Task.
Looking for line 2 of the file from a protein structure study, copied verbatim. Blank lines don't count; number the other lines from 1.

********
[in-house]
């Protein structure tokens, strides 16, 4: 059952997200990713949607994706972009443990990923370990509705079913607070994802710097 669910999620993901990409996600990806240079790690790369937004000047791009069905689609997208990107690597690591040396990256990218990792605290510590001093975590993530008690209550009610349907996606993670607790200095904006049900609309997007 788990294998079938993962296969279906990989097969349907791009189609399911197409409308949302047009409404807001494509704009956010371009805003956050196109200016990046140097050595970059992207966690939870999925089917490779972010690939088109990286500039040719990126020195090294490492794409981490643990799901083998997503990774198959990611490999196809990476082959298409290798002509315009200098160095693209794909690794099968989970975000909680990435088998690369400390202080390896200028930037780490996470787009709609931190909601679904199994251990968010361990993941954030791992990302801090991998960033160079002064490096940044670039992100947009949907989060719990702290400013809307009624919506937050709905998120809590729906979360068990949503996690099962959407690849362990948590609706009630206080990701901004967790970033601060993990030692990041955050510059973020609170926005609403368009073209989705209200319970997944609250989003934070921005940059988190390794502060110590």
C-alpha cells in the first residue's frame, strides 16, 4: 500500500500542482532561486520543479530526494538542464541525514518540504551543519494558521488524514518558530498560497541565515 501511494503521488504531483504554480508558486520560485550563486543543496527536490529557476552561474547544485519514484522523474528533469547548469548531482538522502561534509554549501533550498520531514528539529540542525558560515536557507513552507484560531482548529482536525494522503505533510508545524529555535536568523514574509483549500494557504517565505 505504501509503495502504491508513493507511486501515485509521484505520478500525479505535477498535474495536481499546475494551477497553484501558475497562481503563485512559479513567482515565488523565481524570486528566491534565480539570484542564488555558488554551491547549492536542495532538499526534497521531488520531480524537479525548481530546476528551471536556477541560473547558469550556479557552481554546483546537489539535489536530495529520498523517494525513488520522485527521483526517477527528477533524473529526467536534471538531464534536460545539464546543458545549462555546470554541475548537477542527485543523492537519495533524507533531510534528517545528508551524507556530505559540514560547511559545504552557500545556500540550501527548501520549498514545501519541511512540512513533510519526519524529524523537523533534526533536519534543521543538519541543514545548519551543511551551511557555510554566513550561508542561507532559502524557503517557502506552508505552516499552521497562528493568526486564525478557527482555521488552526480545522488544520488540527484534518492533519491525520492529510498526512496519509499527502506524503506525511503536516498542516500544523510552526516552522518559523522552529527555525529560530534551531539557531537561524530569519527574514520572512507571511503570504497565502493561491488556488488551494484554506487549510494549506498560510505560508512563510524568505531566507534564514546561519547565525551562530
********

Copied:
């Protein structure tokens, strides 16, 4: 059952997200990713949607994706972009443990990923370990509705079913607070994802710097 669910999620993901990409996600990806240079790690790369937004000047791009069905689609997208990107690597690591040396990256990218990792605290510590001093975590993530008690209550009610349907996606993670607790200095904006049900609309997007 788990294998079938993962296969279906990989097969349907791009189609399911197409409308949302047009409404807001494509704009956010371009805003956050196109200016990046140097050595970059992207966690939870999925089917490779972010690939088109990286500039040719990126020195090294490492794409981490643990799901083998997503990774198959990611490999196809990476082959298409290798002509315009200098160095693209794909690794099968989970975000909680990435088998690369400390202080390896200028930037780490996470787009709609931190909601679904199994251990968010361990993941954030791992990302801090991998960033160079002064490096940044670039992100947009949907989060719990702290400013809307009624919506937050709905998120809590729906979360068990949503996690099962959407690849362990948590609706009630206080990701901004967790970033601060993990030692990041955050510059973020609170926005609403368009073209989705209200319970997944609250989003934070921005940059988190390794502060110590």